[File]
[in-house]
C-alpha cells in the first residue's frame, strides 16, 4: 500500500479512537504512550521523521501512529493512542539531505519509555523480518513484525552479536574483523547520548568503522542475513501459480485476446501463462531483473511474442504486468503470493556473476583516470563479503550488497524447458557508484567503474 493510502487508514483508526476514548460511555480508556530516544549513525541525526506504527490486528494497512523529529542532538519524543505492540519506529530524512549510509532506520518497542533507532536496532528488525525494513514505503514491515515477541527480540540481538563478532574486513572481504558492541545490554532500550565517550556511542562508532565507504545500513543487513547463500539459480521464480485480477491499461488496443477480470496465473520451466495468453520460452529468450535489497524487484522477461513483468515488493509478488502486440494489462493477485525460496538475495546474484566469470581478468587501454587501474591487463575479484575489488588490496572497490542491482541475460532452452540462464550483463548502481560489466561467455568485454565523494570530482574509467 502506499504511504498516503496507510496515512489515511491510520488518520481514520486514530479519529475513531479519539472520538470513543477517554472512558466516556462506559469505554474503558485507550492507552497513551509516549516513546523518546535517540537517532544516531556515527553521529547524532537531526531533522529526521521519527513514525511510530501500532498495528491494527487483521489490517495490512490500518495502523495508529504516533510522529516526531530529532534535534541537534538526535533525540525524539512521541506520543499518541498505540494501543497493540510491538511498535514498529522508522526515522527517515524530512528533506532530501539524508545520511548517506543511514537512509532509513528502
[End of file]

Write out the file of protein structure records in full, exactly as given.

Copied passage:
[in-house]
C-alpha cells in the first residue's frame, strides 16, 4: 500500500479512537504512550521523521501512529493512542539531505519509555523480518513484525552479536574483523547520548568503522542475513501459480485476446501463462531483473511474442504486468503470493556473476583516470563479503550488497524447458557508484567503474 493510502487508514483508526476514548460511555480508556530516544549513525541525526506504527490486528494497512523529529542532538519524543505492540519506529530524512549510509532506520518497542533507532536496532528488525525494513514505503514491515515477541527480540540481538563478532574486513572481504558492541545490554532500550565517550556511542562508532565507504545500513543487513547463500539459480521464480485480477491499461488496443477480470496465473520451466495468453520460452529468450535489497524487484522477461513483468515488493509478488502486440494489462493477485525460496538475495546474484566469470581478468587501454587501474591487463575479484575489488588490496572497490542491482541475460532452452540462464550483463548502481560489466561467455568485454565523494570530482574509467 502506499504511504498516503496507510496515512489515511491510520488518520481514520486514530479519529475513531479519539472520538470513543477517554472512558466516556462506559469505554474503558485507550492507552497513551509516549516513546523518546535517540537517532544516531556515527553521529547524532537531526531533522529526521521519527513514525511510530501500532498495528491494527487483521489490517495490512490500518495502523495508529504516533510522529516526531530529532534535534541537534538526535533525540525524539512521541506520543499518541498505540494501543497493540510491538511498535514498529522508522526515522527517515524530512528533506532530501539524508545520511548517506543511514537512509532509513528502